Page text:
There is lots of good economic news coming out of Ireland these days. GDP is rising at an impressive rate, unemployment is falling, government bond yields are very low and the public finances are improving significantly. In fact, things are so great now that even unmitigatedly bad news is presented as good news.
Thanks to Lorcan Roche Kelly for alerting me to this gem this morning.
So why is the Irish Times article so bad? It reports that the Central Bank is speeding up its sales to the private sector of the bonds it received in place of the promissory notes and that it is now going to sell more than the minimum pace of sales signalled last year. The article clearly signals to readers that this is a piece of good news and does not suggest any downside. The reality is that there is no upside whatsoever to the sales. This is a bad news story all the way.
Why is this? The current arrangement features the Central Bank owning bonds issued by the government. The government pays interest on these bonds, these interest payments add to the Central Bank’s profits, and then these profits are eventually recycled back to the government. So as long as the Central Bank holds on the bonds, the net cost of this debt to Exchequer is precisely zero.
What happens when the bonds are sold to the private sector? The annual interest payments now go to private sector investors and don’t get recycled back to the government. So the cost is no longer zero.
The replacement of the despised promissory notes in February 2013 with the new bonds acquired by the Central Bank was widely presented as a big improvement for the Irish state. However, economists emphasised at the time that any benefits depended on the pace of sales. See, for instance, the bottom part of this blog post, which illustrates how a faster pace of bond sales can undo most of the perceived benefits of swapping the promissory notes for longer-term bonds.
But surely there must be some goods news here? What of these capital gains the article refers to? This has occurred because Irish government bond yields have fallen since these bonds were issued to the Central Bank. This means they can be sold for lower yields than the par value they had when the Central Bank purchased them, thus implying a profit on disposal.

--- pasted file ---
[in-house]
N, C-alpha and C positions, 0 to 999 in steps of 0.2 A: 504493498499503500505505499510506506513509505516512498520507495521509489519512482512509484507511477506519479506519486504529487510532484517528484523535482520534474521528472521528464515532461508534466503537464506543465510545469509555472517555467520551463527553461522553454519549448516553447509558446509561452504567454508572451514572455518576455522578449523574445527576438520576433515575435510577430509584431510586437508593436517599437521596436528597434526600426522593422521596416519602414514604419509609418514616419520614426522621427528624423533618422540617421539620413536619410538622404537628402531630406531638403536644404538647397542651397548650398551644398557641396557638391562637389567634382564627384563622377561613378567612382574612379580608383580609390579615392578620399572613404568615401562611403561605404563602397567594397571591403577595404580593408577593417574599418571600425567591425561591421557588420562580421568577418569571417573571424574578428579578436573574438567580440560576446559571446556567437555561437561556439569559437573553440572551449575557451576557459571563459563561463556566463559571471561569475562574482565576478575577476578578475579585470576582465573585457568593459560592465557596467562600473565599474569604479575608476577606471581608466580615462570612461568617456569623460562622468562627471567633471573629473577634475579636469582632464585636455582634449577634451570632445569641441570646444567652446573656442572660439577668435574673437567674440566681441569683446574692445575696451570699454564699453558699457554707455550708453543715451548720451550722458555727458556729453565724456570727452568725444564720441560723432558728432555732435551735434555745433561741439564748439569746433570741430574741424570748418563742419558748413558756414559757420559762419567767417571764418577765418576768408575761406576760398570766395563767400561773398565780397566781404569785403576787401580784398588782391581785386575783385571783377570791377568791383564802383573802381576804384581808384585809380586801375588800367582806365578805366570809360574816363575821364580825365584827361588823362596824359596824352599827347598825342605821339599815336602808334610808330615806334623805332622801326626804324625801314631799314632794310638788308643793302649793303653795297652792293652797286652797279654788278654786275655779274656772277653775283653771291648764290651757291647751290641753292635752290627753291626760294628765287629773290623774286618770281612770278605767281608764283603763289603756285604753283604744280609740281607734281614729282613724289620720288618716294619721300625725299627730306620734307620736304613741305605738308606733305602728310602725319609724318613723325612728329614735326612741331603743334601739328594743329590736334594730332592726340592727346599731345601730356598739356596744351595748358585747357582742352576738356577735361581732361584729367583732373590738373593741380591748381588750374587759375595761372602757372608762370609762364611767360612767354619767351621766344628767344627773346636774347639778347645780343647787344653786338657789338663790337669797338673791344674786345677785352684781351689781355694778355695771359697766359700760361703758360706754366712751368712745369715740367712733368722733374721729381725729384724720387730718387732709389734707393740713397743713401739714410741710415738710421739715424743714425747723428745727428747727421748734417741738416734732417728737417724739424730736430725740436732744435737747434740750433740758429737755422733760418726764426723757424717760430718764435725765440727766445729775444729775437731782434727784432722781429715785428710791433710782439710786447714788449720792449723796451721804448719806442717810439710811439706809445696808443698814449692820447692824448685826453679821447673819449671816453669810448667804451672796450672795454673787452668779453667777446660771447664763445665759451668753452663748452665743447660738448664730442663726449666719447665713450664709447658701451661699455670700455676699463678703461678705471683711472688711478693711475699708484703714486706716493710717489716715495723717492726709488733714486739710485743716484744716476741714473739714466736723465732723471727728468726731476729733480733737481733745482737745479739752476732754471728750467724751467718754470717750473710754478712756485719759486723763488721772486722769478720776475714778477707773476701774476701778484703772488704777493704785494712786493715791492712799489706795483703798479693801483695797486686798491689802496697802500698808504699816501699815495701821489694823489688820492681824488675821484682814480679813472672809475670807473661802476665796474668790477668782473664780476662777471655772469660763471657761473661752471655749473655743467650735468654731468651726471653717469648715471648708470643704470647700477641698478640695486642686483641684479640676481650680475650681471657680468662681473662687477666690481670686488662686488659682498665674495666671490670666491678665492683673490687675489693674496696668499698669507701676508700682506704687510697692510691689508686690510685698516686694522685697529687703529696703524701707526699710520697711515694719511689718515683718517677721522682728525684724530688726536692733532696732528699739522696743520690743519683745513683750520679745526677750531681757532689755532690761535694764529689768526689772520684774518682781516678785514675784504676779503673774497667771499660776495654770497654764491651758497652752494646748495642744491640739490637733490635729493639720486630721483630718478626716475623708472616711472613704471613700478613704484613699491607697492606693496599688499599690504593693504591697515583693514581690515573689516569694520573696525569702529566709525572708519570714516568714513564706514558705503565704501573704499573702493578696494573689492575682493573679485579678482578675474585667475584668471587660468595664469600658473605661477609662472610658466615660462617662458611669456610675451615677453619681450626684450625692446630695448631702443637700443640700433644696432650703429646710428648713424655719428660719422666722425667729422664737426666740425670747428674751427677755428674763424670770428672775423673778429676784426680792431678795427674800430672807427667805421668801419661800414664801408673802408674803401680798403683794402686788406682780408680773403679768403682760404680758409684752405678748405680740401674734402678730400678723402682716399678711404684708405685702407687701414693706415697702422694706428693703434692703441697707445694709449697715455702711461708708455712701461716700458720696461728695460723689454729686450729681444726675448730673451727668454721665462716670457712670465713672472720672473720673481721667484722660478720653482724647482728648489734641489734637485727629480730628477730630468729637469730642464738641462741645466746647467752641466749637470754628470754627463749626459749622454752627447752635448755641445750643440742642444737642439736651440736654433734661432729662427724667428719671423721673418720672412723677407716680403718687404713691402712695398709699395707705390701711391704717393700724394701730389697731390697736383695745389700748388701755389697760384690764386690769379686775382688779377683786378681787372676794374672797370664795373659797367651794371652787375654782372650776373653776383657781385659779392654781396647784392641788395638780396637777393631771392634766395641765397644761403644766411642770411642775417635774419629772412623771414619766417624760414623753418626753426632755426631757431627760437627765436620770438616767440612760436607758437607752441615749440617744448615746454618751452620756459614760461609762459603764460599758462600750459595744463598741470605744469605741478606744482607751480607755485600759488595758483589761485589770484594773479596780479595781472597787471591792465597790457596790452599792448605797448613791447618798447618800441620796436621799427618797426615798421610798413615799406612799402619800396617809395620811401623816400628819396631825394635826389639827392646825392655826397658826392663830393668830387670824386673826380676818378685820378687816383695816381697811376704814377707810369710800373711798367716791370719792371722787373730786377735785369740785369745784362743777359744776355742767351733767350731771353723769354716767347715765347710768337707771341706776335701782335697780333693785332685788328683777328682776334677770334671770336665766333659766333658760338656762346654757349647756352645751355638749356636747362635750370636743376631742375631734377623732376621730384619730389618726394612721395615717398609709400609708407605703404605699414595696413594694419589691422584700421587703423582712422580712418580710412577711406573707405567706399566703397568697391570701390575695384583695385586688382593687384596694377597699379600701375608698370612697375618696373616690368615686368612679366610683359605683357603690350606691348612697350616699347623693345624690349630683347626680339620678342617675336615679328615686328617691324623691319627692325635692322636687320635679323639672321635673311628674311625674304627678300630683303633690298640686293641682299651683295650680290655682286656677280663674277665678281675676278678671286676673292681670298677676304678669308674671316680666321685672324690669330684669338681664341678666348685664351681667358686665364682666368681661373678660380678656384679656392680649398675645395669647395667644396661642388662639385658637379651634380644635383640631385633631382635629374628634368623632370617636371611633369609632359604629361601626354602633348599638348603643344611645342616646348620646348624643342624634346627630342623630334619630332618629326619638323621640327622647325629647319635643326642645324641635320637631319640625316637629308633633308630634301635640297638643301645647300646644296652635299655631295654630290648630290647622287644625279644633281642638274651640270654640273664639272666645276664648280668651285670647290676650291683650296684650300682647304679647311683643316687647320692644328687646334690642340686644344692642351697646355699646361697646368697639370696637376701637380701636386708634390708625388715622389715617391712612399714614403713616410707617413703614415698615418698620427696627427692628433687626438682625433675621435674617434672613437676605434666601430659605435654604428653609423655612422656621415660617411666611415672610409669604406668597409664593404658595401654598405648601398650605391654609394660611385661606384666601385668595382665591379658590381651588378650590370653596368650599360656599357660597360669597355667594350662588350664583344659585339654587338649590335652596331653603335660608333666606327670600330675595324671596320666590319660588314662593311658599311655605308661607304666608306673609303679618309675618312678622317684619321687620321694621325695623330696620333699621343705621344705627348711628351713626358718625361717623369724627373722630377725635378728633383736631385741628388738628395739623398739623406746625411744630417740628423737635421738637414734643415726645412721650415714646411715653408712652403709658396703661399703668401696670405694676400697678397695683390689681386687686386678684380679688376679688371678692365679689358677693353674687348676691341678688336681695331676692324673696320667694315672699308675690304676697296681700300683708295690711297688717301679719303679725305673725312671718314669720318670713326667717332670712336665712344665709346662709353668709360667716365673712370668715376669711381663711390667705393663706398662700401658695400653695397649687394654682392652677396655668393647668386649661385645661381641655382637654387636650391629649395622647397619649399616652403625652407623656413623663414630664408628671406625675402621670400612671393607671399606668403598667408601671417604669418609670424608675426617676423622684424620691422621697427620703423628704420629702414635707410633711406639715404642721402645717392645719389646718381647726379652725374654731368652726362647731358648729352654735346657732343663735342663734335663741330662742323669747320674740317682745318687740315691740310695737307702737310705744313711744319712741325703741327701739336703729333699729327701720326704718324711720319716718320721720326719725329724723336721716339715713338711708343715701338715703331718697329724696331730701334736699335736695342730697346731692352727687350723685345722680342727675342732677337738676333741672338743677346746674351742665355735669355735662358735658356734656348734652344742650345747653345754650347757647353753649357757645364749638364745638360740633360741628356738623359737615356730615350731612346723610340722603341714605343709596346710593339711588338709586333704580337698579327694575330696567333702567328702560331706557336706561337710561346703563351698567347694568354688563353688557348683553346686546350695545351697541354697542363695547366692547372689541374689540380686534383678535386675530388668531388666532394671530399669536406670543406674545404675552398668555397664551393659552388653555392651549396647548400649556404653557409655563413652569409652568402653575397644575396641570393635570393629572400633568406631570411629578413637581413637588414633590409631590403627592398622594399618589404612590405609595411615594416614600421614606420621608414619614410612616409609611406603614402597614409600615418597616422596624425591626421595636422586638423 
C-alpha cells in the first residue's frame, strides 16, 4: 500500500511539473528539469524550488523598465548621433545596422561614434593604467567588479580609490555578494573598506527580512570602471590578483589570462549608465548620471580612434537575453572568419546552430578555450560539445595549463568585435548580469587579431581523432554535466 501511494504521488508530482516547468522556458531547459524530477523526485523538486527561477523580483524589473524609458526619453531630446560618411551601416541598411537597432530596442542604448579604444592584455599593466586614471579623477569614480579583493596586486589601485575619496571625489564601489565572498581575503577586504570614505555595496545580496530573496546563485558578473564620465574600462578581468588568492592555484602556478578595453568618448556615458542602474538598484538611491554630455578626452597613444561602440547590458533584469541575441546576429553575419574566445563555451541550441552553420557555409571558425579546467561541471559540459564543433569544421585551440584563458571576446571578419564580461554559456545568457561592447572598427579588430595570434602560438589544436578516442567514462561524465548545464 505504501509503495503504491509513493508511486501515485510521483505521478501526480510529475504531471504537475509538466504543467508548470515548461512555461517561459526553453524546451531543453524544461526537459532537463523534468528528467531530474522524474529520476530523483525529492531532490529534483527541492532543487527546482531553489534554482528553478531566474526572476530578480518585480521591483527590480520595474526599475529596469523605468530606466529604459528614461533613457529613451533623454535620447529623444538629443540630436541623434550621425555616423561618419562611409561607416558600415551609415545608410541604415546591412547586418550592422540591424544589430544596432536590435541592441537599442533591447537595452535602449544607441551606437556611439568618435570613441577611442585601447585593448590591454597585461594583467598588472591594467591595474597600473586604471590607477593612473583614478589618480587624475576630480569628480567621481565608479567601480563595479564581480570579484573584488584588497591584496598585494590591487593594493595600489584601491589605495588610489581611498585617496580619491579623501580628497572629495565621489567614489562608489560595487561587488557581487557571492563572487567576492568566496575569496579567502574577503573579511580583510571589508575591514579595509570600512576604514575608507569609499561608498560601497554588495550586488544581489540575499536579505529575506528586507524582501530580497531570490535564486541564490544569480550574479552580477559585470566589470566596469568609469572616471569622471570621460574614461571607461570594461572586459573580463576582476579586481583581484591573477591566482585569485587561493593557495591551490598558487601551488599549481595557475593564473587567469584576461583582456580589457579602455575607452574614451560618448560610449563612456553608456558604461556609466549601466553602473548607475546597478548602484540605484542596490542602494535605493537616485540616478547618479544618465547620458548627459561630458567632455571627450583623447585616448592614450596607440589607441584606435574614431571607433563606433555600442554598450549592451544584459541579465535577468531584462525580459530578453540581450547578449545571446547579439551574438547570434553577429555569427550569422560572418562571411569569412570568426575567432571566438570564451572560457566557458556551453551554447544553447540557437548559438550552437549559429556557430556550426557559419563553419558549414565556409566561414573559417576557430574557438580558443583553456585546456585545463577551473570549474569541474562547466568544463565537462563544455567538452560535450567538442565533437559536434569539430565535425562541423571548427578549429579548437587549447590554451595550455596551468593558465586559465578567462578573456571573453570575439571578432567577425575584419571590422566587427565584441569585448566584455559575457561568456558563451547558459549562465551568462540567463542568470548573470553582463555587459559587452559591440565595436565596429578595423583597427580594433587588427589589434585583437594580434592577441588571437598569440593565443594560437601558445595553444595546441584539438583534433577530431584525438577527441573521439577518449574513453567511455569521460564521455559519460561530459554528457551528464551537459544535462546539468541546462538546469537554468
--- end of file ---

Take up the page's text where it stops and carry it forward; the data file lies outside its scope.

The private sector investors who buy these bonds will receive the coupon payments set out in the original bond contracts (they pay Euribor plus 263 basis points) but the capital gain made by the Central Bank means that, on net, the interest cost of the sold bonds to the Irish state will equal the new lower yields. Again, the idea that movements in bond yields would influence the ultimate cost of these bonds was flagged in various discussions of the operation last year, include my own post on it.
So the good news here is the Irish government bond yields have fallen and the net cost of selling these bonds is lower than it would have been a few months ago. But selling them at all still means the cost of these bonds goes from zero to positive: From now on, the bonds are going to have an annual cost to the Exchequer, whereas as long as the Central Bank held them there was no net cost at all. A faster pace of sales thus raises costs for the Exchequer.
Like I said, not a good news story.
Monetary Financed-Related Addendum: One point I omitted when I posted this is the following. Some may read this and say: Why can’t the Central Bank just hand back all of the money it receives from the bond sales to the government, not just the capital gain? The answer is that this would violate the agreement the Central Bank has with the ECB via how to unwind the Anglo situation.
The Central Bank loaned over €40 billion to Anglo\IBRC, most of it in the form of Emergency Liquidity Assistance. This involves the creation of new money. The ECB wanted to see the money issued in this fashion retired from circulation when the loans are repaid. IBRC was liquidated without repaying the loans and selling off the new bonds is the current method the Central Bank has agreed with ECB for how this money is to be retired (or “extinguished” as Patrick Honohan puts it).
So if the Central Bank received a bond with a face value of €1 billion, then a sale of that bond to the private sector should result in €1 billion in money being retired. I’m guessing, however, that if the bond is sold for €1.2 billion because yields have fallen, then the Central Bank gets to keep the additional €0.2 billion and still only retires €1 billion.
Alternatively, all of the €1.2 billion goes towards “extinguishment” but this process could mean we still have some bonds left over (which could be retired from the national debt) once the extinguishing is over. Either way, the €200 million capital gain in this hypothetical example reduces the ultimate net cost of the bond sales but does not change the fact that faster sales are bad news.